The ground around your building has the potential to be an energy source for your heating and cooling needs. While the outdoor air temperatures fluctuate throughout the year, temperatures four to six feet underground stay constant and moderate. A geothermal system utilizes these constant temperatures by circulating a water-based solution through a loop system buried in the ground. Attributes, such as lowered energy bills and a general outline of geothermal works, can be found in the following information. Contact heating and cooling specialists in your area for more information.
How Geothermal Works
- Below the frost line – usually about four feet deep – the earth is a constant temperature of about 50°F all year long.
- The ground loops for a geothermal system can be closed-loop or open-loop systems.
- The loops are connected to a heat pump module located inside the building that circulates a water and antifreeze refrigerant through the ground loop. The fluid in the loop absorbs heat from the ground in the winter to warm the air in your building or returns heat to the earth in summer to cool your building.
- In the winter, when the warmed refrigerant reaches the heat pump inside the building it is compressed, increasing its temperature to 160°F, and then moved through a heat exchanger to warm the air in the air-handling system. A blower circulates the warmed air into the building through ductwork. By simply reversing the process in the summer, ambient heat can be removed, and you are left with a cool, dehumidified interior.
Basic Components Include
- Underground loops of virtually indestructible plastic piping;
- A water/antifreeze solution;
- An indoor heat pump; and
- An air distribution system.
- Energy Efficiency – On average, geothermal systems produce four units of energy for every unit of electricity used to transfer heat to and from the ground. The best conventional systems deliver less than one unit of energy for each unit consumed.
- Environmentally Friendly – Geothermal is recognized by the United States Environmental Protection Agency as the most environmentally-safe, cost-effective heating and cooling system on the market. Installing a geothermal system is equivalent to planting 750 trees or taking 2 cars off the road.
- Clean and Safe – The loop is made of chemically inert and non-polluting material. The heat pumps contain a small amount o refrigerant HCFC-22 which has a relatively low ozone depletion potential. Geothermal systems do not burn fossil fuel (e.g. natural or propane) on site to generate heat, so threats caused by combustion (flames, fumes, odors or carbon monoxide) are eliminated from the building. Furthermore, efficient electrical power consumption reduces greenhouse gas (carbon dioxide, as well as nitrogen oxides and sulfur dioxides) and mercury emissions from the power plant.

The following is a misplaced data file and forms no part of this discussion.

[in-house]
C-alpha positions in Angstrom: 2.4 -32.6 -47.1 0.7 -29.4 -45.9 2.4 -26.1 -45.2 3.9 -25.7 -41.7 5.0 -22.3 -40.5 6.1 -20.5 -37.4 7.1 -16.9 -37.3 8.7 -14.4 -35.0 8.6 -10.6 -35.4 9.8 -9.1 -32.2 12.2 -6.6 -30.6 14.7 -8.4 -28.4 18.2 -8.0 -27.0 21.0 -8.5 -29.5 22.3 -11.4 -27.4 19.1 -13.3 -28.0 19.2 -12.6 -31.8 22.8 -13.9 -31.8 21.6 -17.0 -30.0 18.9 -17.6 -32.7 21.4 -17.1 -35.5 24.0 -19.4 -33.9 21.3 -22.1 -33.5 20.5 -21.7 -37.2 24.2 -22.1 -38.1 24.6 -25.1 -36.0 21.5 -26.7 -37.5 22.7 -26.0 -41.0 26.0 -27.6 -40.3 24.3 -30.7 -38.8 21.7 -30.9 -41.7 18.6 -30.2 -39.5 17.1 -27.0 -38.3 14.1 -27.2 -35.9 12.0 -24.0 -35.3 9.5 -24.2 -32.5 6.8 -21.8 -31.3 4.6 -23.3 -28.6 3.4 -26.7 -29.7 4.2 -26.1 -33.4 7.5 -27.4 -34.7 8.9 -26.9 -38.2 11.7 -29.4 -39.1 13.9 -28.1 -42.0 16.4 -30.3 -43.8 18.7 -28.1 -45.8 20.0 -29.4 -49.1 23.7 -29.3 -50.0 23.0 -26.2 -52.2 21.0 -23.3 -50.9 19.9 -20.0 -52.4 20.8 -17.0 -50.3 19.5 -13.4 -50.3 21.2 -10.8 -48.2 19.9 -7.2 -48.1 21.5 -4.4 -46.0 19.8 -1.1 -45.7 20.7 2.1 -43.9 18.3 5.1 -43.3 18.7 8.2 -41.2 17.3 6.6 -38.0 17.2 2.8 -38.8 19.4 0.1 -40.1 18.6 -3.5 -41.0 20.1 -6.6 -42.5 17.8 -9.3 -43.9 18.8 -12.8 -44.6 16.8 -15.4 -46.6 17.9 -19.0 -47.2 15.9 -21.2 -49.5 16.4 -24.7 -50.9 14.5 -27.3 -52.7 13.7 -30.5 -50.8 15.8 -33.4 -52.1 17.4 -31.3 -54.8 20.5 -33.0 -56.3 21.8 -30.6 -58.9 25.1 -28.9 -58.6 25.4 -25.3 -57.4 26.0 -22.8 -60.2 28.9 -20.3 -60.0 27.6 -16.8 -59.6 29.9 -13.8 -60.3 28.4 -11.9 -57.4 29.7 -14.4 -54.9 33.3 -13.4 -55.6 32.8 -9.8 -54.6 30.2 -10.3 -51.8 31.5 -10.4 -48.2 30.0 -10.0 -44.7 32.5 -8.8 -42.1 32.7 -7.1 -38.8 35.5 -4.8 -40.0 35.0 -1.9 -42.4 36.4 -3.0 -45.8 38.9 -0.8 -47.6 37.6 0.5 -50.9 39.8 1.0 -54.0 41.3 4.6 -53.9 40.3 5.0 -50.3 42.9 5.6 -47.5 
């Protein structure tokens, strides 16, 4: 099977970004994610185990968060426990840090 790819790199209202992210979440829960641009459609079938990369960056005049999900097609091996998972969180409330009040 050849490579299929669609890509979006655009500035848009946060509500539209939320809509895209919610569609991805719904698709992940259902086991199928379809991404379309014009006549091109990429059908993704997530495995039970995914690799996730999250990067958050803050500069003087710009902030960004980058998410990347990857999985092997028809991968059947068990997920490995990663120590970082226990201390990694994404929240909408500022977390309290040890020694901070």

- Free Hot Water Generation – Geothermal systems can produce hot water by delivering heat removed from the building during the cooling cycle to the water heater before it enters the ground. This can save up to 50% on water-heating bills.
A geothermal system is more expensive to install than a conventional forced-air furnace and air conditioner system. In general, the complete cost for installing a residential geothermal system is $2,500-$5,000 per ton. In central Illinois, figure around 550 square feet per ton to size the unit.
Conventional furnace and air conditioners require expensive regular maintenance. A properly installed geothermal system requires little or no maintenance beyond periodic checks and filter changes. Equipment life is prolonged since equipment is located indoors out of the weather.
Typical annual energy savings with a geothermal system are 30-70% in heating costs and 20-50% in cooling costs. The dollars saved on lower energy bills and maintenance costs pay for the geothermal installation within 3-6 year span (or longer for retrofit installations). Owners continue to enjoy lower energy bills beyond the payback period!
- A conventional furnace uses fossil fuel to create all the heat needed to warm the cold air in winter and to move the warmed air through the air-handling system. In contrast, a geothermal system uses fossil fuel only to transfer heat from the relatively warm soil (50° F) to a heat exchanger where temperature is increased then heat heated air is moved into the air-handling system.
- A conventional air conditioner pumps indoor heat to the hot outside in summer. In contrast, a geothermal system transfers heat to the relatively cool soil (50° F) in summer.
- These factors lead to higher efficiency and lower energy use by geothermal systems.
Hewett House Retrofit
With help from the Illinois Clean Energy Community Foundation, Illinois Department of Commerce and Economic Opportunity, and the Town of Normal, we replaced two gas furnaces and two air conditioners with a geothermal system.
In August 2004, Bratcher Heating and Air Conditioning installed a two-stage, variable speed, five-ton geothermal heat pump with five vertical, closed-loop wells. The well site was 25’ by 100’ in size on the east side of the Hewett House. This system retained zoned areas (upstairs and downstairs on different thermostats), increased the amount of conditioned space within the facility, and reduced our monthly energy bills.
The Hewett House retrofit serves as both a residential and business demonstration of how modern technologies can be installed regardless of the age of the building and what can be accomplished in a highly-developed location.
Local retailers that install geothermal equipment
- Custom Air Company, 309-828-8281
- SBC Heating & Air Conditioning Inc, 309-661-4328
- Wm. Masters, Inc., 309-662-8481
- Central Illinois Air Inc., Ph – 309.662.2222
- Bratcher Heating and Air Conditioning, 309-454-1611
- Frost Cooling & Heating, 309-862-2571